Hello my name is Teresa I live just outside of Nashville Tn. I am 56 an had a brain annie surgery in 2002.I understand so much these post.I have searched for 10 years to try and get some kind of help and I don't understand why no one can help us.I was a nurse LPN for many years and now I find that we with brain injury's have been dicarted and I for one have given up all hope of getting the right kind of help.My heart hearts for all of us especially the ones of us that live alone with this illness and for myself my family didn't support me at all and my friends just look the other way and say all these things with one more Oh I know getting older I know what you mean and you look great and you are so lucky,well I don't feel lucky and yes I want to die everyday since I know that evey care giver in the health system only says here take this or that anti depressant and see ya later.I for one have had those med's make me feel worse and to be no help at all. Not one time have they offered to look at my brain functions. I have only had one scan done in 11 years because they say my clip would cause problems.I was so hopeful early on that someone would help me,but have found now after all these years it's not gonna happen.I want everyone to know how sad I am for all of us and so wish someone could be some kind of voice for us to get help.I see all the movie stars on TV or people with lots of money get the help they need while we are thrown in a sea of confusion and heartbreak.I was a very independent person worked hard all my life and now and left with a brain injury that no one can either help me with or even talk to me about.I look fine as they always say. I am mobile,but I can't put my clothes together.I can't go to a store without being so overwhelmed that I almost run out as fast as I can.I have decided to just isolate myself at home so I don't have to hear these comments or be around anyone anymore.Just my little dog Mazy and Me.I have read,looked up sites like this,been to countless doctors,counslers,and its all the same take this anti depressant and that's it,that's all...so so sad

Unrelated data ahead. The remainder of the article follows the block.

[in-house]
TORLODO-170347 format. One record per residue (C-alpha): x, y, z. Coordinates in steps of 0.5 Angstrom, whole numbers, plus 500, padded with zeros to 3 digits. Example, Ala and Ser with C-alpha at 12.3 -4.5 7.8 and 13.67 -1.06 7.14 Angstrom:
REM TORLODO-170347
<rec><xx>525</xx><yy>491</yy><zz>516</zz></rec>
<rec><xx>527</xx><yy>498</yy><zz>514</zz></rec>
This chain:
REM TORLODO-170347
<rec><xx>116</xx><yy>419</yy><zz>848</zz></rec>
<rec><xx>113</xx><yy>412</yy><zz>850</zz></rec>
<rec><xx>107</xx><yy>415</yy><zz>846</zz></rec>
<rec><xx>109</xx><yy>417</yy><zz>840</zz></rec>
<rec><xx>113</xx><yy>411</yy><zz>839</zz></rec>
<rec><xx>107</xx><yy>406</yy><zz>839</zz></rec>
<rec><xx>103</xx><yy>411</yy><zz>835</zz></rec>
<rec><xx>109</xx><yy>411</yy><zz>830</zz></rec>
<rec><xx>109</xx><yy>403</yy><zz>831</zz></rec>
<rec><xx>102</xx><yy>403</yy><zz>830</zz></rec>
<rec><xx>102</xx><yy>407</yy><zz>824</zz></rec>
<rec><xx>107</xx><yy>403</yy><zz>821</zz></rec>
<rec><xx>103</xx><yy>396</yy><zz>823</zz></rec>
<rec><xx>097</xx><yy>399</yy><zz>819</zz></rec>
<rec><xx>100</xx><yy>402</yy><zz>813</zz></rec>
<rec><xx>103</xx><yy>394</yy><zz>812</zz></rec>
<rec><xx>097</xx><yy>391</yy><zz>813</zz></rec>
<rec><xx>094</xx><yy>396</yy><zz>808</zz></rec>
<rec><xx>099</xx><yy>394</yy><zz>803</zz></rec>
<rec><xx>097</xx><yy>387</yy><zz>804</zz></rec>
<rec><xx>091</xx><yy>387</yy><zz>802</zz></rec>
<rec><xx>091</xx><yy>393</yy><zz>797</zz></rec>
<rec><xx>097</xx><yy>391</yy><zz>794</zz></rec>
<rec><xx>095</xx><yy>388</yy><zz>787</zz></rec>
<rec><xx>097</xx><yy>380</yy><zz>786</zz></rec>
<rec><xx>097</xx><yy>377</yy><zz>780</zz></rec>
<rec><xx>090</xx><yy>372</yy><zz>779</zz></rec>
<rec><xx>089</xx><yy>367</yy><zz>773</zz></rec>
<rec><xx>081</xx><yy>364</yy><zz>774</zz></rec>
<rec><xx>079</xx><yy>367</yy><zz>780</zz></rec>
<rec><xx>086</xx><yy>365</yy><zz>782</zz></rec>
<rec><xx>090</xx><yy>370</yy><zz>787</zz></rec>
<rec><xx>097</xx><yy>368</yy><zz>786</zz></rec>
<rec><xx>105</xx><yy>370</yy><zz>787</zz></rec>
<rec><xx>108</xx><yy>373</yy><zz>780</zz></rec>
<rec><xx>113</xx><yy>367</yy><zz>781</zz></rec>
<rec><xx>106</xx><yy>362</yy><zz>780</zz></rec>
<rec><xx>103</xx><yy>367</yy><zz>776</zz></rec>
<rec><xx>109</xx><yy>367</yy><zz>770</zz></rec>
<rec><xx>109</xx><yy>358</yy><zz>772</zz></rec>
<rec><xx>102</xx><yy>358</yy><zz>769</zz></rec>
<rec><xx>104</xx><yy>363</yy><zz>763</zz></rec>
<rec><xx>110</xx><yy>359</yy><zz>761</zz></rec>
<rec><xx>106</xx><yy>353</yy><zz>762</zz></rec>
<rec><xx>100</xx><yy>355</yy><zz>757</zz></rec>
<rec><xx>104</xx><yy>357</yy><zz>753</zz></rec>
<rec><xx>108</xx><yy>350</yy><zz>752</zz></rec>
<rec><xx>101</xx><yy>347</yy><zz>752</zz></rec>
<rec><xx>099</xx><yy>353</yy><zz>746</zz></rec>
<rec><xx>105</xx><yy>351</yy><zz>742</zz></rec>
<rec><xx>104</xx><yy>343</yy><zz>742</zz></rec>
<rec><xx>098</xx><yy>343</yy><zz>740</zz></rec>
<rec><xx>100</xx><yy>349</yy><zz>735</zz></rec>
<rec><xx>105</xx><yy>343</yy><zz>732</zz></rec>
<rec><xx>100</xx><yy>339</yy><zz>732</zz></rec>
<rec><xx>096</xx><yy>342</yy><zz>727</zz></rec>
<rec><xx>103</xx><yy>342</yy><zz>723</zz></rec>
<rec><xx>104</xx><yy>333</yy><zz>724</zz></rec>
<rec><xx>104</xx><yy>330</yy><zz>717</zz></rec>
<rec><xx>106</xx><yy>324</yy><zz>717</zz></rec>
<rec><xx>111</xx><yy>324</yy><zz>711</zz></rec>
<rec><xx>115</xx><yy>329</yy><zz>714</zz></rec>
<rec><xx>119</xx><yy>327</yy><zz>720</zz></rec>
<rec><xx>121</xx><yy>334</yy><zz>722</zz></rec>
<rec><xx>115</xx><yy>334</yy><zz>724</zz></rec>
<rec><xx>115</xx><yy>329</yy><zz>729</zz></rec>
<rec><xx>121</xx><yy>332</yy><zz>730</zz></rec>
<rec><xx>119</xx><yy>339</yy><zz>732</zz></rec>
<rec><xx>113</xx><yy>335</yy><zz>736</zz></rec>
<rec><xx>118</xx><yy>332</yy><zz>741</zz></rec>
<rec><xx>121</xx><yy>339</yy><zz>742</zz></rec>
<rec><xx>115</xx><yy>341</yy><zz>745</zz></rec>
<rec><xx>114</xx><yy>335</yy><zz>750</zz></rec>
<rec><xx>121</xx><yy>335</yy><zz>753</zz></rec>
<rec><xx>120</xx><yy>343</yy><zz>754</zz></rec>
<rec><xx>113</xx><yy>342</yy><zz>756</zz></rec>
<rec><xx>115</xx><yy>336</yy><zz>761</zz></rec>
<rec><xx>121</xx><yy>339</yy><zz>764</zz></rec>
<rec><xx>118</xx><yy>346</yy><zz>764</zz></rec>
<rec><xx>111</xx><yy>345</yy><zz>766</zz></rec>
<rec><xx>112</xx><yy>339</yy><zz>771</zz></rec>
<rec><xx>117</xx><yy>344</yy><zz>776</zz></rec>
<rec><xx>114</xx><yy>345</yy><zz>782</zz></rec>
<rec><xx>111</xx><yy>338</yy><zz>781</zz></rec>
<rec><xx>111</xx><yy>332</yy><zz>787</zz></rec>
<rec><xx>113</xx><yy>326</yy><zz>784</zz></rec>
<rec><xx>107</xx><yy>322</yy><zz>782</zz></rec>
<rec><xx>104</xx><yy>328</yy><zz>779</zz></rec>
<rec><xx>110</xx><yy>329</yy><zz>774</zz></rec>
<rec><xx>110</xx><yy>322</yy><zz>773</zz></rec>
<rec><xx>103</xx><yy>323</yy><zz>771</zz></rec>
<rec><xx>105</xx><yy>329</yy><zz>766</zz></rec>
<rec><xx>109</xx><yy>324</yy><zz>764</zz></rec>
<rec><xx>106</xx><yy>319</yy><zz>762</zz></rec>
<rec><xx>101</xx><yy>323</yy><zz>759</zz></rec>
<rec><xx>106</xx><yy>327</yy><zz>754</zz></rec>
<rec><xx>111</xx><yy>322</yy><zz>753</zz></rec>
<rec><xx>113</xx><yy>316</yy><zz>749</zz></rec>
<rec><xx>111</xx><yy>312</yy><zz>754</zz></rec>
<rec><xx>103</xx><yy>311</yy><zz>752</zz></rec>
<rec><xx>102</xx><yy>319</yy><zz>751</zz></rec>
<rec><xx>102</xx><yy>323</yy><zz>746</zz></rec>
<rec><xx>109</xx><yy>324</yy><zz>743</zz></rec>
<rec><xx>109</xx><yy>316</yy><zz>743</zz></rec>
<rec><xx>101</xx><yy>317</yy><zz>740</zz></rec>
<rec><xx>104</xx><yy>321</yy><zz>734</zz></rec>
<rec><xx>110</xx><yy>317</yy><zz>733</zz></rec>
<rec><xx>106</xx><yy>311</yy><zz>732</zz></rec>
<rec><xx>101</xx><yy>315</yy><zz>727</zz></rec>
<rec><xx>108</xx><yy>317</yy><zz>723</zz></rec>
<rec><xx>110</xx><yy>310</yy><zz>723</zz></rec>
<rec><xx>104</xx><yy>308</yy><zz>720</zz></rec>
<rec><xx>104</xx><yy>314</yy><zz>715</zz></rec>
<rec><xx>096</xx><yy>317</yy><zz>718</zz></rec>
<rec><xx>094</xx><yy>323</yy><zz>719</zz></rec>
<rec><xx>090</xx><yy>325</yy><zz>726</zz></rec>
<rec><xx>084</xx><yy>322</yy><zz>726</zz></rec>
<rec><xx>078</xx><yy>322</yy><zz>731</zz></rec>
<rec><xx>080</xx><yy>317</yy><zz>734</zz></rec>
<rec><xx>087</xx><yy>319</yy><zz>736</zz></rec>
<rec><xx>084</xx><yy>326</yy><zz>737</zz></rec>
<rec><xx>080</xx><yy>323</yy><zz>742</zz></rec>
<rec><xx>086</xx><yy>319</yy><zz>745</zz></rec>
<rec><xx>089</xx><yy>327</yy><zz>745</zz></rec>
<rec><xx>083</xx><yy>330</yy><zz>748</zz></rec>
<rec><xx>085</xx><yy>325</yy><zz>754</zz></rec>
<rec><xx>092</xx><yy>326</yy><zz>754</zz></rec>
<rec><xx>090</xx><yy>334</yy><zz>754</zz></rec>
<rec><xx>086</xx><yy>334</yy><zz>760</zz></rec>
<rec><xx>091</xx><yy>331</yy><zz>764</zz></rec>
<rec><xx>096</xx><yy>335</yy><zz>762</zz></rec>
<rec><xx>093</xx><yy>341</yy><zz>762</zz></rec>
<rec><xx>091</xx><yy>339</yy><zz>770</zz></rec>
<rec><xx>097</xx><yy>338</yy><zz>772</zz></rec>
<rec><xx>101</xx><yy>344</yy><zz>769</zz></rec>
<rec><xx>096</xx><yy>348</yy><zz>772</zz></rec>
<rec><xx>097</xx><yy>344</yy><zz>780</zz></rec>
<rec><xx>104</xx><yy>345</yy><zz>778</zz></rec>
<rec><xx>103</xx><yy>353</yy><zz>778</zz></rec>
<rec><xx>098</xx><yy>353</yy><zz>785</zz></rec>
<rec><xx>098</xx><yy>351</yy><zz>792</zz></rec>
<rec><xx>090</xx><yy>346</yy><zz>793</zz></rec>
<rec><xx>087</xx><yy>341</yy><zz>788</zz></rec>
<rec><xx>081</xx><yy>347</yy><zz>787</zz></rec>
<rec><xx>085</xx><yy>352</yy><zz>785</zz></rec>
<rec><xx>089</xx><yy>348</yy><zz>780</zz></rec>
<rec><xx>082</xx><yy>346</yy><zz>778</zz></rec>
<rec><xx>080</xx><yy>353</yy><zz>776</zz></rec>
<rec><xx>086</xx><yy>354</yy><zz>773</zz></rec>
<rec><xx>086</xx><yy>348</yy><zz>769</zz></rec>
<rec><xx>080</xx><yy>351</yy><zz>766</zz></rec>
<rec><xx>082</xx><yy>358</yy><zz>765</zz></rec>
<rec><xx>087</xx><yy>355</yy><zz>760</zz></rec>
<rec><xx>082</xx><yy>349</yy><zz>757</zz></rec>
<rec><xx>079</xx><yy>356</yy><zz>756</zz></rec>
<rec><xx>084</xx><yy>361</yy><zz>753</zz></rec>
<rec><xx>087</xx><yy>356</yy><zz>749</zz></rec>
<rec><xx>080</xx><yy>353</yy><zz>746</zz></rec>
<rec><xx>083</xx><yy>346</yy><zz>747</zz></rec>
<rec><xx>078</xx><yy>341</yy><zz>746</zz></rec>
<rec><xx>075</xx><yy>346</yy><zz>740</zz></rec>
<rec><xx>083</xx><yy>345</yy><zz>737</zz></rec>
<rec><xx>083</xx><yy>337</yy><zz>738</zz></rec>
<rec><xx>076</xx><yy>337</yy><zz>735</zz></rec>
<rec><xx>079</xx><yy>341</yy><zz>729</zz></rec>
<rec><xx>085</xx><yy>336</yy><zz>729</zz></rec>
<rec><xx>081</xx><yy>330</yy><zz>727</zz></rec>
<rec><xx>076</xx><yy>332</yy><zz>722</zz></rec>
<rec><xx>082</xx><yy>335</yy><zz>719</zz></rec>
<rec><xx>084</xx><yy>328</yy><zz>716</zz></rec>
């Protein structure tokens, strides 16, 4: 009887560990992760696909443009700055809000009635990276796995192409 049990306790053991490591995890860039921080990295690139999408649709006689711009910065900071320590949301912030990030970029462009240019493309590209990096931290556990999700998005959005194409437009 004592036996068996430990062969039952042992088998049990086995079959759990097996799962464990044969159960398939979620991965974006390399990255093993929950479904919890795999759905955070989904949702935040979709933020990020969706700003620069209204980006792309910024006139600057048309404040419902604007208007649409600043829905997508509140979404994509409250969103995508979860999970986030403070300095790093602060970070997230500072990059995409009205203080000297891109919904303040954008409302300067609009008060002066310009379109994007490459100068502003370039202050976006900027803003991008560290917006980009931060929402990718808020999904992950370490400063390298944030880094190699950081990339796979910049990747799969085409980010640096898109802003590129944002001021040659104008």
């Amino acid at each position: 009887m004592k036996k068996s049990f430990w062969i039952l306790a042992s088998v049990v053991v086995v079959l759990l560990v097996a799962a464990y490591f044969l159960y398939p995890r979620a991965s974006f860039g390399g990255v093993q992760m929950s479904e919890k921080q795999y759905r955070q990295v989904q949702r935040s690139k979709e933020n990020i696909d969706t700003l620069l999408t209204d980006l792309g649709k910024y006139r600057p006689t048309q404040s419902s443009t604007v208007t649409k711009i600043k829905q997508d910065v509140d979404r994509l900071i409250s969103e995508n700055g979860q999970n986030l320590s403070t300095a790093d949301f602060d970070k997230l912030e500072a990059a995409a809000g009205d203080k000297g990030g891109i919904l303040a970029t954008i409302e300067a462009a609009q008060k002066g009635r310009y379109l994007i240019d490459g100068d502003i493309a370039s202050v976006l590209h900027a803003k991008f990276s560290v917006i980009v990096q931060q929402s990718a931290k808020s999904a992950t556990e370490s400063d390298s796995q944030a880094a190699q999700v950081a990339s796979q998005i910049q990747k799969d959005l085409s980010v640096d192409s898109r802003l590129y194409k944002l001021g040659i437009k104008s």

Aug 20th, 2013 12:27pm

I hear and read about TBI treatments, but cannot actually find or get any within V.A. ?? Seems to be a lot of hype. I am having angry outbursts and suicidal thoughts, confusion and my car accident was years ago. I just get the runaround and cannot handle stupid psych doctors that sit and watch me talk. Is there any computer mind treatment programs. I cannot work and have trouble filling out requests for help from social security, i\'m broke. Can\'t stand to be around people at all. Don\'t feel safe and others may not be safe around me. I am about to go postal.

Aug 8th, 2013 7:25pm

My accident was August 23, 1997 and the man that was speeding and had no insurance has no idea what I experience. If anything is out of site then it is usually out of mind for me to some extent and another irritability is "well at least you have an excuse"...really people?? When you have had a severe traumatic brain injury and left to survive on disability....then we will talk...or "stop talking about it...nobody wants to hear about it". These things should be posted in every neurology office across the country....